Evidence and Observations

We use the DRDP-r to assess the children at our school. When I first began using the DRDP's more than 5 years ago, I hated it! I have only begun to appreciate their usefulness in the past 3 years. I finally figured out that it goes hand-in-hand with lesson planning. This week, we are going to take a look at how it does just that (in a blog sort of way).

Each component works separately on it's own; but, when used together, it will take your classroom to the next level of quality. Today, let's look at collecting evidence and observations. This is the most important, in my opinion, to the entire process. When collecting evidence, and observations are included as evidence, you want to make sure you are able to use what you have collected to represent a true assessment of a child's skill.

Observations must be made without emotion. A written observation should be a written description that could represent a picture:
example: Seth picked up a pencil with his right hand using a pincer grasp.
He then used the pencil on the paper in front of him and began to write at the top left corner. He wrote S then e then an h. He looked at what he wrote then put a horizontal line across the vertical line of the h.
Seth turns to the teacher and exclaims, "Look teacher. I wrote my name."
Please note, I didn't write the teacher's response. It doesn't matter what or how she responded to this observation. Also note that I kept emotions out of it. Here is an example of an observation I would not accept.
example: Seth is very happy today because he can write his name. He excitedly gets a pencil and begins to show the teacher. He writes Seh, forgetting the t. He notices that he missed the t and tries to repair it by making a line across the h. He gets very proud of his accomplishment and says "Look teacher. I wrote my name." The teacher says "Yes you did. Good job!"
We have no way to be inside Seth's head to know that he truly is happy or excited. Maybe he feels pressure from the parents to show off this skill and is a very good actor in showing his emotions...maybe not. Either way, you need to keep the emotions out of it for it to be true evidence to be used in the assessment.
There are many types of evidence to collect: observations, video clips, pictures, voice recordings, one sentence notes, documented conversations with parents, writing samples, art work, and other creative types of things that you may come up with.
When taking art work or writing samples from the children, be sure you clearly label when it was done on the back and any other notes (which hand did they use, did they make any comments about it while they were doing it, etc...).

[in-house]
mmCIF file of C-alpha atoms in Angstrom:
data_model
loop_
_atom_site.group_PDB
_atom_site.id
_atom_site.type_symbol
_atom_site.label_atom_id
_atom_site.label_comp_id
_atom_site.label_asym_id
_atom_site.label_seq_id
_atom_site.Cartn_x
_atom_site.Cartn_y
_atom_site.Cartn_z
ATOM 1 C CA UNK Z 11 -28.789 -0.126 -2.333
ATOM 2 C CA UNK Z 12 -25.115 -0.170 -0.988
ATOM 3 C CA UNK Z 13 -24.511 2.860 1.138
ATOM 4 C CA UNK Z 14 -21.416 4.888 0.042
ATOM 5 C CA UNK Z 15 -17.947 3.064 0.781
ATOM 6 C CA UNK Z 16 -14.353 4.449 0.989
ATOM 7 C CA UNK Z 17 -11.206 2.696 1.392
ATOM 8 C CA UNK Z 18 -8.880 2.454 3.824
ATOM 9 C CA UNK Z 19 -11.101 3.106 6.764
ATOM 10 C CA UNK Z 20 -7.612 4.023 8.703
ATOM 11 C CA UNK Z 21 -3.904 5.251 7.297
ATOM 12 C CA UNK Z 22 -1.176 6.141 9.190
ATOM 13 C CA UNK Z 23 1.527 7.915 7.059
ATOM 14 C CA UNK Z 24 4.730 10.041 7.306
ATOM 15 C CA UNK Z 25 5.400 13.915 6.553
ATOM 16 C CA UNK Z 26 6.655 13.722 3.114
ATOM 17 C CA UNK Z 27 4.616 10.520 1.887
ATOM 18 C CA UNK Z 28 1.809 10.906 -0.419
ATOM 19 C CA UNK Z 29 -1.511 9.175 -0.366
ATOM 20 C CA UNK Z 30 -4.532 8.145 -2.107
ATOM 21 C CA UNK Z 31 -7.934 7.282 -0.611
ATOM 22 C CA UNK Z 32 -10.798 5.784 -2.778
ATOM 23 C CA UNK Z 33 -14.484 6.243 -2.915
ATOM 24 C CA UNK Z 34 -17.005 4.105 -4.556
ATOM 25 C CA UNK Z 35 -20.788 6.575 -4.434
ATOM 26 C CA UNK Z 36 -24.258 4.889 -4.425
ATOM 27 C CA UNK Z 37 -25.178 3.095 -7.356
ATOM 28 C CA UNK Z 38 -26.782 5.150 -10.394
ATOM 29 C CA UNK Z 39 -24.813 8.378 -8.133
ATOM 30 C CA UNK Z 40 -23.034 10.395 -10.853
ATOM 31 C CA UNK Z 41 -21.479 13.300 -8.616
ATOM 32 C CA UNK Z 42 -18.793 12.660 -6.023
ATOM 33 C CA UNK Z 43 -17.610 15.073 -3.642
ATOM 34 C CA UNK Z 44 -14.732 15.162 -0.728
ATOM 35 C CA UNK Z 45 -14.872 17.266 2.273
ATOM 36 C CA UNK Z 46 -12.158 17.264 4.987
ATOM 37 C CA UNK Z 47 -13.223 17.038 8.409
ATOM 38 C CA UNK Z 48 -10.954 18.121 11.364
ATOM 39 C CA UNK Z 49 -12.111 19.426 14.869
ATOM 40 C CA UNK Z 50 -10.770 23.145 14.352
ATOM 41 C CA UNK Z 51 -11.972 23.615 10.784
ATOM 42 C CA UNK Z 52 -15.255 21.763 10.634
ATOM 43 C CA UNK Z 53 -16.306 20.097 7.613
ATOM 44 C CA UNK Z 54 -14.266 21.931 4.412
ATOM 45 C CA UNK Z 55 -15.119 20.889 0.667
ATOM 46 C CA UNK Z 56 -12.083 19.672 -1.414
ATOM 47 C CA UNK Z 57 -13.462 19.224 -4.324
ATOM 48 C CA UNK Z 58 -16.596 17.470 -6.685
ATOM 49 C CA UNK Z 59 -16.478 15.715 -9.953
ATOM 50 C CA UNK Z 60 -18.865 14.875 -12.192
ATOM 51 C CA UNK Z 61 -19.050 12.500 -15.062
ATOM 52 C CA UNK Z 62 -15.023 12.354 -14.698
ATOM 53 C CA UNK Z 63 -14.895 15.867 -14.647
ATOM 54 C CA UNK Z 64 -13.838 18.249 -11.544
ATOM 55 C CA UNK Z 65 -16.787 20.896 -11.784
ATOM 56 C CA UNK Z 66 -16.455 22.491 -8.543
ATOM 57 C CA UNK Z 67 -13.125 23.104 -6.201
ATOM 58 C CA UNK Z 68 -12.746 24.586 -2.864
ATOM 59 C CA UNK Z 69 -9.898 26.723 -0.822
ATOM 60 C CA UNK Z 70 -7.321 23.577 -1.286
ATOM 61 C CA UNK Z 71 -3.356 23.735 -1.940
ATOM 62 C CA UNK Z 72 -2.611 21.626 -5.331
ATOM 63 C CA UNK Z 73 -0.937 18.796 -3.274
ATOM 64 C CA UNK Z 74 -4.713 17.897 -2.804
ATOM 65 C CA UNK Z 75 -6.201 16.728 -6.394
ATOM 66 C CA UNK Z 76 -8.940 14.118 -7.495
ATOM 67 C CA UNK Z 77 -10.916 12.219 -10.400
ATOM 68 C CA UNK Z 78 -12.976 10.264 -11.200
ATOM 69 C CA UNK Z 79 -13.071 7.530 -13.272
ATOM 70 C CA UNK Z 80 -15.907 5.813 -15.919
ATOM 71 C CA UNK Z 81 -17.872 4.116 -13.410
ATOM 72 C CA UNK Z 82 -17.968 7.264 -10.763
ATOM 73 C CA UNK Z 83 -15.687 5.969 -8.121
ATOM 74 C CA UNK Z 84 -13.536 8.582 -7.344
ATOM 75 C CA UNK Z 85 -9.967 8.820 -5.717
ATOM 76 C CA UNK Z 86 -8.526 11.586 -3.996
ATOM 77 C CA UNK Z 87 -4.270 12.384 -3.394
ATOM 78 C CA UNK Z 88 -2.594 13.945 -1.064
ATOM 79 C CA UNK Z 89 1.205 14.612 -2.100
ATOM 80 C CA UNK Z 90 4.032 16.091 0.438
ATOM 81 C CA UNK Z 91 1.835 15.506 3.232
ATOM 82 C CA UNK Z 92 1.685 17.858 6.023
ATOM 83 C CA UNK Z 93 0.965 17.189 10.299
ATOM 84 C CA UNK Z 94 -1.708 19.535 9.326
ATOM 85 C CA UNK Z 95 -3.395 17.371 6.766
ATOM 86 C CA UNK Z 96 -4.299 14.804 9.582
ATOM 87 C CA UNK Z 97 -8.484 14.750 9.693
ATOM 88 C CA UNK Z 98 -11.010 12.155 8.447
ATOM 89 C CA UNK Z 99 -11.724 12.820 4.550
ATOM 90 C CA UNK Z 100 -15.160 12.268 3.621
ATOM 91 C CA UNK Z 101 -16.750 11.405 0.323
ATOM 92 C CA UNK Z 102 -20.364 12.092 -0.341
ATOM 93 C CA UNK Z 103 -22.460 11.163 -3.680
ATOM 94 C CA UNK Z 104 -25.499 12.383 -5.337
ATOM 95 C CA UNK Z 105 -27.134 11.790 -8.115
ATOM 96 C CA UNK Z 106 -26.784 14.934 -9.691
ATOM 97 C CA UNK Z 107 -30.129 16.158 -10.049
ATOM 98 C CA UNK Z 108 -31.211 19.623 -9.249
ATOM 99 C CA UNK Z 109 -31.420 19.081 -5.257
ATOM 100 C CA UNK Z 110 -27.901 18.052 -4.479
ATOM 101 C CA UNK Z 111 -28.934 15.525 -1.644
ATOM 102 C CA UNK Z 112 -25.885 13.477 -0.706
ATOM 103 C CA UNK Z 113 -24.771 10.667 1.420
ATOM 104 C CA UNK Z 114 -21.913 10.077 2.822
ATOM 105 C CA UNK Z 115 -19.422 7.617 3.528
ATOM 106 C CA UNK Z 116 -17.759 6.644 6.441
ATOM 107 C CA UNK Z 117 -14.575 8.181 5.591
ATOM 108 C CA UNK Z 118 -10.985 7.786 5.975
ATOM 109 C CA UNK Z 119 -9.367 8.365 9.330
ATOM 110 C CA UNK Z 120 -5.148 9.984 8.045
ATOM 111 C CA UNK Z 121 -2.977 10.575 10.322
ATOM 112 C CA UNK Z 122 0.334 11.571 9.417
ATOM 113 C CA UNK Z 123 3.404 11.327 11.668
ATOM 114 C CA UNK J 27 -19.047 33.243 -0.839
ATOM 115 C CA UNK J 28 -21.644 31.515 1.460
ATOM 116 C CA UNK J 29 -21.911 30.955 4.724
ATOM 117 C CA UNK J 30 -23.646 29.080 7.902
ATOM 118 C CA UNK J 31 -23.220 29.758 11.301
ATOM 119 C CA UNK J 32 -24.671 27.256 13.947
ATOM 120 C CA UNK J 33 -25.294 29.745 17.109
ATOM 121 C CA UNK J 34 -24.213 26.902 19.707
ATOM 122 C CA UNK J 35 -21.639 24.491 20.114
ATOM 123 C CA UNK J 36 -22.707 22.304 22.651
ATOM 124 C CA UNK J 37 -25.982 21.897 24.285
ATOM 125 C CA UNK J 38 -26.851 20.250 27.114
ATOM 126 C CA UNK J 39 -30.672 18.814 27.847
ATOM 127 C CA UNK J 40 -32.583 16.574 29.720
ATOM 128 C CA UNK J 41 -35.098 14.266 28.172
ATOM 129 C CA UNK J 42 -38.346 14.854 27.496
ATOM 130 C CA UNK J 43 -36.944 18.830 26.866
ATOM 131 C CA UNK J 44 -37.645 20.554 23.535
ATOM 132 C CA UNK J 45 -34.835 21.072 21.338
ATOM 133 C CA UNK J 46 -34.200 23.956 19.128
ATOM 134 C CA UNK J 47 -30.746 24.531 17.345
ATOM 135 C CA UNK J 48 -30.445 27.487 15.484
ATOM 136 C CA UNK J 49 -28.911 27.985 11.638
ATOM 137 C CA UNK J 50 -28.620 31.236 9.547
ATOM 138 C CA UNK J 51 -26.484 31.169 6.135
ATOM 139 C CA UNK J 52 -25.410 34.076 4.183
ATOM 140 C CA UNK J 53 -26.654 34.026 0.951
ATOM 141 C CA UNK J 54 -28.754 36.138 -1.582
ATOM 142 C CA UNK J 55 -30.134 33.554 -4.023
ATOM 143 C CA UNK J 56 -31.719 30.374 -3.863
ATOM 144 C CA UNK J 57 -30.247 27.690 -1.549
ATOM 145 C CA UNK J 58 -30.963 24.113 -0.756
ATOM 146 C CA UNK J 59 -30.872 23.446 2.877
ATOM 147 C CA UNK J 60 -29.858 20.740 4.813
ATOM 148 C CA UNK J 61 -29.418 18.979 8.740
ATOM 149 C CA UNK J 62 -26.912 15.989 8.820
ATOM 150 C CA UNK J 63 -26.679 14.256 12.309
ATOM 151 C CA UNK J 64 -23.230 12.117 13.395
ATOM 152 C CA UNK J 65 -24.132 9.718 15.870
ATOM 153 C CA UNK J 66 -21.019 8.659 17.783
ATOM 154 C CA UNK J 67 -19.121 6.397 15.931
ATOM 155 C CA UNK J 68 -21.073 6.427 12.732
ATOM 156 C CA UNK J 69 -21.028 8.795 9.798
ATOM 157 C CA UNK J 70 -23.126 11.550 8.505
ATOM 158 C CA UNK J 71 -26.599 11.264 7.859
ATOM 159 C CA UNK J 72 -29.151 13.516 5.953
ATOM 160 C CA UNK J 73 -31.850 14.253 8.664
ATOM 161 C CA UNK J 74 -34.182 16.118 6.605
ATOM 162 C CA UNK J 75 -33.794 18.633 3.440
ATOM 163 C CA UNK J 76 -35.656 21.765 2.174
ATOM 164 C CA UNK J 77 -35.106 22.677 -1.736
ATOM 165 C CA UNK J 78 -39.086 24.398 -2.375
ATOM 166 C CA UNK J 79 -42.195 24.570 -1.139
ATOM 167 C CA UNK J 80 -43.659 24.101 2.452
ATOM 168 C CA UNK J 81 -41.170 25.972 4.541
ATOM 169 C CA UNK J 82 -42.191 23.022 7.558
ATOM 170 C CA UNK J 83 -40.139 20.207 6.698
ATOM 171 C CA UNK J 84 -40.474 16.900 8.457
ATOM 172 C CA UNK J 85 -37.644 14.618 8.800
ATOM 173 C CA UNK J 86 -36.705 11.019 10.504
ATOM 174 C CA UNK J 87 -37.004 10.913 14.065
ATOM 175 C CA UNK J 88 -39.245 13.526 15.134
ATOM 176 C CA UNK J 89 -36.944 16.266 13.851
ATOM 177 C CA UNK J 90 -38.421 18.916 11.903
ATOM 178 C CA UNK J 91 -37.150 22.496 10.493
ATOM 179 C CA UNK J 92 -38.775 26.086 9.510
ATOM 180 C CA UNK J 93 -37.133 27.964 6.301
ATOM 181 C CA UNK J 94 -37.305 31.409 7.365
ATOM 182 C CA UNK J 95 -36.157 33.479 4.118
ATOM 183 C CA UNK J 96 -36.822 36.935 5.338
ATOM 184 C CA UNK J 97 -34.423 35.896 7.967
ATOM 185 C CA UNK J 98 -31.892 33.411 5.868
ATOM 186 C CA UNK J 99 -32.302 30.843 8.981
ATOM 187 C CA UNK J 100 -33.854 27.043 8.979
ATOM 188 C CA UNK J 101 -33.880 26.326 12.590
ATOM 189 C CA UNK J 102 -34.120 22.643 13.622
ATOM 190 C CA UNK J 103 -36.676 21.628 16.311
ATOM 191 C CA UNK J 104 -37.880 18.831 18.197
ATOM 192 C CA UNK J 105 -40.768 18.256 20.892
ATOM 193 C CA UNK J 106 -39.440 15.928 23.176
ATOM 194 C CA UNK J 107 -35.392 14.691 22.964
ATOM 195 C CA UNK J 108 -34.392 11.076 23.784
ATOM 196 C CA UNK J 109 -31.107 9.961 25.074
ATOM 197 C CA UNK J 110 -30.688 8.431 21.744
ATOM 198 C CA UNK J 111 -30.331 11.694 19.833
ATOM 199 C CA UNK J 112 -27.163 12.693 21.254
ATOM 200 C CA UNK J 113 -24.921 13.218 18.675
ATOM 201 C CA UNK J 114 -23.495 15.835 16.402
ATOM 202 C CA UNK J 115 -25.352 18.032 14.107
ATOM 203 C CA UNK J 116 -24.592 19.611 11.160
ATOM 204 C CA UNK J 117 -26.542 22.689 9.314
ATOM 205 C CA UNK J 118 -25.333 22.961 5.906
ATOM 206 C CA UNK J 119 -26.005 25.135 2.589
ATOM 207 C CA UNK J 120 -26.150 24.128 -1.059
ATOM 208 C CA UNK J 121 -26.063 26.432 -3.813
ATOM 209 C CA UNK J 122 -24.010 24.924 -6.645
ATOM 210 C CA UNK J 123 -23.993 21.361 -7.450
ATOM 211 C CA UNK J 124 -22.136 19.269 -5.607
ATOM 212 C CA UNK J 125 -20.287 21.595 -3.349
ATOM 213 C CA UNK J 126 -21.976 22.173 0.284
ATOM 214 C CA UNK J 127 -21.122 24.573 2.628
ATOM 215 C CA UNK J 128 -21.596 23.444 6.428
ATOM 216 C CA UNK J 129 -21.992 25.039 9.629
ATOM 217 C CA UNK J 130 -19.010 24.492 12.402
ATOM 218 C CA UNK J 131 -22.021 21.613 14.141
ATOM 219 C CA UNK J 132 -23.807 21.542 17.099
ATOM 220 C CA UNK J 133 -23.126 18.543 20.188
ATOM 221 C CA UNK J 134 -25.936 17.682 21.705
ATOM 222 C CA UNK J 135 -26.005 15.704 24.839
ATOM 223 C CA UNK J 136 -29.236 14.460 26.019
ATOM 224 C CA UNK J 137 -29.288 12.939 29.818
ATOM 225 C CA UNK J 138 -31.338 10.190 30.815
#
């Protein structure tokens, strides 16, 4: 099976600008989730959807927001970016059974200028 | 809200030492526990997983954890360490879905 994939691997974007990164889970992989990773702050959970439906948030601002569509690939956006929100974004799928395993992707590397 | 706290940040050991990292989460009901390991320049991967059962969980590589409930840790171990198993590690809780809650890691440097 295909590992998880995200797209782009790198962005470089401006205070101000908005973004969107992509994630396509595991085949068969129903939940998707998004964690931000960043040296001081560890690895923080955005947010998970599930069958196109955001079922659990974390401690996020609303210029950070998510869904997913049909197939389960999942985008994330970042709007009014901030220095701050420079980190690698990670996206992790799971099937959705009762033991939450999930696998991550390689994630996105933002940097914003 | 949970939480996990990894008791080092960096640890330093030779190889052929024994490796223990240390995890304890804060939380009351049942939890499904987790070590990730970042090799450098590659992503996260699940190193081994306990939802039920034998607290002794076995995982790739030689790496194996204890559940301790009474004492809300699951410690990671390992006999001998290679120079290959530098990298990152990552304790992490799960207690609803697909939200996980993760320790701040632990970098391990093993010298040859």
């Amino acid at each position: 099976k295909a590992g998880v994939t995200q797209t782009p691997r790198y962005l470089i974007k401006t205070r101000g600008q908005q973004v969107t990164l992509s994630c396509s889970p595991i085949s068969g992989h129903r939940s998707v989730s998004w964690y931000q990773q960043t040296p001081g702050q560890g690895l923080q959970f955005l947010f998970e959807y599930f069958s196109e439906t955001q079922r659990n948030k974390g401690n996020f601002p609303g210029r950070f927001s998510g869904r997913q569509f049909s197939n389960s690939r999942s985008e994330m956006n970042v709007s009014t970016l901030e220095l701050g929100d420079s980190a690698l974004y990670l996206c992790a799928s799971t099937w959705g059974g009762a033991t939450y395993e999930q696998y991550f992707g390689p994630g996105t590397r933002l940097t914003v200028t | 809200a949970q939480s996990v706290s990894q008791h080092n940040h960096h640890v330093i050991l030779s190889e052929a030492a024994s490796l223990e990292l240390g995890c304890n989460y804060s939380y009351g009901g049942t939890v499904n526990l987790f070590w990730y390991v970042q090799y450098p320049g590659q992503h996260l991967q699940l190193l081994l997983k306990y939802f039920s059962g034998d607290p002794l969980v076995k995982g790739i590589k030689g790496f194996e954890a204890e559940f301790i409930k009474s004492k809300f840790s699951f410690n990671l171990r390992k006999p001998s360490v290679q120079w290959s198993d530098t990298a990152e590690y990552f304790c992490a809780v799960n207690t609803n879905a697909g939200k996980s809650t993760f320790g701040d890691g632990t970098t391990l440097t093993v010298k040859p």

When taking evidence from a parent, be sure to clearly write down what was said: "Mom came in on 5/12/08 and said that Kayla tied her shoes all by herself when she got dressed this morning. This is the first time mom has mentioned this. Kayla hasn't tied her shoes at school yet."
Make sure to keep this evidence in a well organized place. We keep them in 3-ring binders for the children to look through as well. We put everything in the books according to date. I am hoping to also move to a computer system where evidence will be able to be scanned or typed into a file for each child. In each file, there would also be sub-files for different categories of indicators: math, social, self-recognition, etc...
You want to have a variety of evidence collected. Don't just have all picture documentation, or all written observations. You want to have a good variety. I also have my teachers keep a checklist (actually two) to make sure that everyone is getting evidence collected for. The first one they turn in weekly to me that just shows me the type of evidence that has been collected (pictures, videos, written...). The second one they do monthly to make sure that at least two things have been collected per child in the month.
If you keep up with your evidence collecting, it will make your job so much easier when it comes to completing the assessments. We will talk about that later this week.
Please note: If you do not utilize the DRDP assessments, these notes will work for any assessments you do. This includes, but is not limited to, Denver Assessments, Galileo, PQA, ELSA, COR, and many more. They can all be utilized in pretty much the same way to study children in a natural environment to see what they can or can't do without testing them.
What do you use?

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